“Keep it simple.” The concept seems, well, “simple”. But this quote got me thinking about how complicated resumes have gotten. I can’t tell you how many times I am looking at a resume and have gotten dizzy from the amount of text that’s crammed onto a few pages. So what is it all about? How can you, as a candidate, inform us, the recruiter, about what your strengths are without writing a novel?
For starters, take a look at your resume. If you are going to write an objective statement, please make it clear exactly what your objective is. If you want a position in, say, mechanical engineering, please don’t write “engineering.” Remember that those who are reading your resume do not know you personally be specific to the job.
Make sure that you are clearly listing the company, position, and date of each job under your previous employment section. Months are appreciated, but not necessary. Make sure that this heading stands out, and that all of the information underneath is in an easy to read bulleted format.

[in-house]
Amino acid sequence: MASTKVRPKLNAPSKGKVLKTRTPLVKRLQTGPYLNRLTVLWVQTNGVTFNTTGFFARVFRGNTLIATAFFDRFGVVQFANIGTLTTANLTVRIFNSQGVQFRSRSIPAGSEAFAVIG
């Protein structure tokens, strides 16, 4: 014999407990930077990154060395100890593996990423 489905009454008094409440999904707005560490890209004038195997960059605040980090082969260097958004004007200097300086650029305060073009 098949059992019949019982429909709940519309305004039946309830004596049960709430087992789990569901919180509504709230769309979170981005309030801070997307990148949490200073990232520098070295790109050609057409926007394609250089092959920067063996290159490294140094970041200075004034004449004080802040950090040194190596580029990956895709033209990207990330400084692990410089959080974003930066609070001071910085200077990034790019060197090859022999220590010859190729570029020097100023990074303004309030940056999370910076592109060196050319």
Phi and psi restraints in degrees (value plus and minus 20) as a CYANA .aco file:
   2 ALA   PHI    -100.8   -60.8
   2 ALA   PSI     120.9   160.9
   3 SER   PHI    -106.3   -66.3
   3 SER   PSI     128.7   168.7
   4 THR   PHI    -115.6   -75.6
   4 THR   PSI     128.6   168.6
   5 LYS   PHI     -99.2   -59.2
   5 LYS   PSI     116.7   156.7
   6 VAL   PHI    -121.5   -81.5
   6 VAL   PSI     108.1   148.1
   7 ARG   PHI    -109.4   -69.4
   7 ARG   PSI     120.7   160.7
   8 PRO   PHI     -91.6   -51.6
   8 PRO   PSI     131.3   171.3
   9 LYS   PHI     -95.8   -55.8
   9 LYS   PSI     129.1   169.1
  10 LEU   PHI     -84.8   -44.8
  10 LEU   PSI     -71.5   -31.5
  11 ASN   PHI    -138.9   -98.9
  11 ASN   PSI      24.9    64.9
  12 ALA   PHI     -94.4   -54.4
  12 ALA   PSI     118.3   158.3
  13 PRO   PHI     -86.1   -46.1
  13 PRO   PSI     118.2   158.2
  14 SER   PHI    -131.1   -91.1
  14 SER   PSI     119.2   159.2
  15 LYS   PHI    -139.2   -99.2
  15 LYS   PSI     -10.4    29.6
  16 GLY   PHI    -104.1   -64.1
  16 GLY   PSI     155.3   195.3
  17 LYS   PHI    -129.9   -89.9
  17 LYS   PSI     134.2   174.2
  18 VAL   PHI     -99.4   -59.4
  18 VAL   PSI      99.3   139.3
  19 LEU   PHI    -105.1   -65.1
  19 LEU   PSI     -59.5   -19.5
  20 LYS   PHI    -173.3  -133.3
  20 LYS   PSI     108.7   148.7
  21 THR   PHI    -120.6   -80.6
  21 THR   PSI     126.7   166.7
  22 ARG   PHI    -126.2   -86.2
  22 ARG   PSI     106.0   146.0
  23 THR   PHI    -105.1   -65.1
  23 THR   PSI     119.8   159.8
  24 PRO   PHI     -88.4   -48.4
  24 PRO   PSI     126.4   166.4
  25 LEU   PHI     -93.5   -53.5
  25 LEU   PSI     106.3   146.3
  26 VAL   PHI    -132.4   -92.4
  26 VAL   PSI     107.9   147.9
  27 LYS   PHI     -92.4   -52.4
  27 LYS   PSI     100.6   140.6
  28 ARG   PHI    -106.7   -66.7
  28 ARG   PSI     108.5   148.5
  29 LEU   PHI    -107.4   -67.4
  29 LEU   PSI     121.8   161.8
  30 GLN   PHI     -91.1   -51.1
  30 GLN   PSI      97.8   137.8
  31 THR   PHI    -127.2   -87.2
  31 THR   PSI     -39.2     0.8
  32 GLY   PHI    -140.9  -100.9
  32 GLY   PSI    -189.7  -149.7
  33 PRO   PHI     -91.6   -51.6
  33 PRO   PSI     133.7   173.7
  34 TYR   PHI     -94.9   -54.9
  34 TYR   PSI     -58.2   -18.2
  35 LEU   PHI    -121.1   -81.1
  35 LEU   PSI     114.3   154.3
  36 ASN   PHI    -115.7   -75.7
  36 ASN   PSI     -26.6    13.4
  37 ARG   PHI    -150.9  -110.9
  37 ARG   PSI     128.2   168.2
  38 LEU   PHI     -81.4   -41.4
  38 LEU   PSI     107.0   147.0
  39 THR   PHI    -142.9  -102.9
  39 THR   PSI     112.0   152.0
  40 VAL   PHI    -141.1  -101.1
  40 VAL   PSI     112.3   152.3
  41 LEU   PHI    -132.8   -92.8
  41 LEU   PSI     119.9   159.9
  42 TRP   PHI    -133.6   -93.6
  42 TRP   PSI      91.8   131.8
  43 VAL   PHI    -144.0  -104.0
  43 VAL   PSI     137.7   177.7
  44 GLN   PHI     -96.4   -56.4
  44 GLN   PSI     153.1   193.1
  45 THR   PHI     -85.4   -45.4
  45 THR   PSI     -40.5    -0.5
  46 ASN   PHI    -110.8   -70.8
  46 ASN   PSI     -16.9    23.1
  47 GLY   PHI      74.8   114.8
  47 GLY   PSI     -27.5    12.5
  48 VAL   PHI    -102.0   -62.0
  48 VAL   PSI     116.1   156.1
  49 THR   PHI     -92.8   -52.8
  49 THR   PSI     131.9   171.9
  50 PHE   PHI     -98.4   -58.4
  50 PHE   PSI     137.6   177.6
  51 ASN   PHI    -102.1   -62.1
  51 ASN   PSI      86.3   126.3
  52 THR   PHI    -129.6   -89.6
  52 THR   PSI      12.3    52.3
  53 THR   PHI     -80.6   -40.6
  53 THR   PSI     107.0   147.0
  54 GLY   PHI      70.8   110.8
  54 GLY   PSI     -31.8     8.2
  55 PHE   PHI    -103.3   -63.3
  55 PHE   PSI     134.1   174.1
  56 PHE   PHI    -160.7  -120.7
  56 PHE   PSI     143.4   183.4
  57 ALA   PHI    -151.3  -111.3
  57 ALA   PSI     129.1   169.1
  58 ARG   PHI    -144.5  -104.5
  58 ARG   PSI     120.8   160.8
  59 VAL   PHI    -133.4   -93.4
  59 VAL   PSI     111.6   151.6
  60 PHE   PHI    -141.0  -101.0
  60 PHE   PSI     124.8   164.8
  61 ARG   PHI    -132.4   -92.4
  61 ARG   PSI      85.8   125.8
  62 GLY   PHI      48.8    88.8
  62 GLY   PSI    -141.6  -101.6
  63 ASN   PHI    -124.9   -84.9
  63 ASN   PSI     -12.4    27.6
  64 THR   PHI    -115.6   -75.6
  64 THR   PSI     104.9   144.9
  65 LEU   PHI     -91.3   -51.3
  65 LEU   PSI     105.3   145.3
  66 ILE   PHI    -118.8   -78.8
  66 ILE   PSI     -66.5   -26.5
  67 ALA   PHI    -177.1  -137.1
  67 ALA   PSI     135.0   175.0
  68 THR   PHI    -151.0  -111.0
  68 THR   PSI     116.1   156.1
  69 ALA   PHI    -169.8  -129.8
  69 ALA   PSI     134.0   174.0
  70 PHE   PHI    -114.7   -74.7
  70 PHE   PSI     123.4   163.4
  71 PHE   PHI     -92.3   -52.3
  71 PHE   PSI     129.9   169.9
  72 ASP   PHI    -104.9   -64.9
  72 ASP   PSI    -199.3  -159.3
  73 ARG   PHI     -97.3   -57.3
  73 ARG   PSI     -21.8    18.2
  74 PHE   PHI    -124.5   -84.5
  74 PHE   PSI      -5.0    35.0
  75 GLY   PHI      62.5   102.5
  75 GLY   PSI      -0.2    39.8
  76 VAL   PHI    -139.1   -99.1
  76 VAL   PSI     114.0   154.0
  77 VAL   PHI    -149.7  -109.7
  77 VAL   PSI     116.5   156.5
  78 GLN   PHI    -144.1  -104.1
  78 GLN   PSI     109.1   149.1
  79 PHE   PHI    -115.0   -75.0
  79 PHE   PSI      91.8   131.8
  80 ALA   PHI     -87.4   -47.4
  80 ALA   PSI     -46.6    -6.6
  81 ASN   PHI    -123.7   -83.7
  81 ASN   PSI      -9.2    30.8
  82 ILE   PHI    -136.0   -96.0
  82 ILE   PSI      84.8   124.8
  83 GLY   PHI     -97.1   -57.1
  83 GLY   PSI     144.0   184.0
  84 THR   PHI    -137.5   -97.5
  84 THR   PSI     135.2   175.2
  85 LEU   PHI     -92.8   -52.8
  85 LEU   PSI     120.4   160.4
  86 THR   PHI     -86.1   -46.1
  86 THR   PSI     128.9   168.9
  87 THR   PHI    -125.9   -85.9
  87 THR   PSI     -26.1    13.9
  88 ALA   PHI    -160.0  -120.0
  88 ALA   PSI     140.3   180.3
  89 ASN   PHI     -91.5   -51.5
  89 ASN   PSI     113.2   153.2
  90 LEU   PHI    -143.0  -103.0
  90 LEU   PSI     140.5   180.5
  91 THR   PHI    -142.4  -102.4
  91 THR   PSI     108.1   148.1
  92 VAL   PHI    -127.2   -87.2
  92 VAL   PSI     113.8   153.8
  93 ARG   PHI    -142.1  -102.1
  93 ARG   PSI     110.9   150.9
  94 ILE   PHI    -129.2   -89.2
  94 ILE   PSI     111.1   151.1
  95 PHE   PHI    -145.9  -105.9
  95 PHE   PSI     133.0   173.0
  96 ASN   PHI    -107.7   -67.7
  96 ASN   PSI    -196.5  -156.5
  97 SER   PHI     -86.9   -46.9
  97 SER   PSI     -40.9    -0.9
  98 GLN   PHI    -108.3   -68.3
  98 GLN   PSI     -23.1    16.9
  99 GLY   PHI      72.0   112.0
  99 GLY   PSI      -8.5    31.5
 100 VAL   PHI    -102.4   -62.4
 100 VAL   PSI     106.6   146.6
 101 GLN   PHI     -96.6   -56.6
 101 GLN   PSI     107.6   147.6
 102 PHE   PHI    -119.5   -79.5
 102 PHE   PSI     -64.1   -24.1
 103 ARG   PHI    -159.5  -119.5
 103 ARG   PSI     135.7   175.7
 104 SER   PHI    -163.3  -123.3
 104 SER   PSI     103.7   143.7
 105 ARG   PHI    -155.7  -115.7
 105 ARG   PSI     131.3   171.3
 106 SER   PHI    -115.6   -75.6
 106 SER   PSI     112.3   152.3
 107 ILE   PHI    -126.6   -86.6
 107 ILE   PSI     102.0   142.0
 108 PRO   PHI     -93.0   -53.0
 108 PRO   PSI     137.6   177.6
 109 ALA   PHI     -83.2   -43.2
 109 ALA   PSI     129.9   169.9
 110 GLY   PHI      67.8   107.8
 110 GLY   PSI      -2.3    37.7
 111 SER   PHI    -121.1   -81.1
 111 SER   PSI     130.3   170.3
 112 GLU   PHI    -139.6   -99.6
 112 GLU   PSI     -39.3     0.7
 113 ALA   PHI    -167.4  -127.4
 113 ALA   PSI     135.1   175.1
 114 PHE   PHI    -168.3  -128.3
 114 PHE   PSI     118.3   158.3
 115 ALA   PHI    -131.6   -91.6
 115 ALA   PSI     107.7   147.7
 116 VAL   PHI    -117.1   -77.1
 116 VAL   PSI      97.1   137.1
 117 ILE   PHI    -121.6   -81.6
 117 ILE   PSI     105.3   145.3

Job functions and explanations of your strengths are great, but keep them short and concise. You may have great experience from your last position, but your skills aren’t going to be highlighted if you have five paragraphs about what you did. List your relevant skills in one bullet, the technology you used (if applicable) in another, and a brief (and I emphasize brief) explanation of what your position entailed.
(This one may be more of a personal preference) It is always nice to have hobbies outside of your schooling and work. However, if they are not relevant to the job that you are applying for, please leave it off your resume. Yes, I am glad that you enjoy square dancing and the flute, but it does not make you a better software programmer, unless you are programming software for square dancing or flute playing.
Finally, make sure that you are highlighting what you think are your best skills. If you are looking for a PR job, make sure that your resume reflects your past PR experience! We want to know what you are interested in, so that we can ultimately place you in a position that fits your skills, but more importantly that you are happy in.
Resumes are often the first impression that you give an employer, especially with the internet so prevalent in recruiting. Make them count! Be brief, but sufficient in your explanations. Your experience and strengths placed on a well put-together “simple” resume, will help you stand out and get the interview!
If you’re looking for a new job opportunity, send your resume to Sarah Olivet at firstname.lastname@example.org.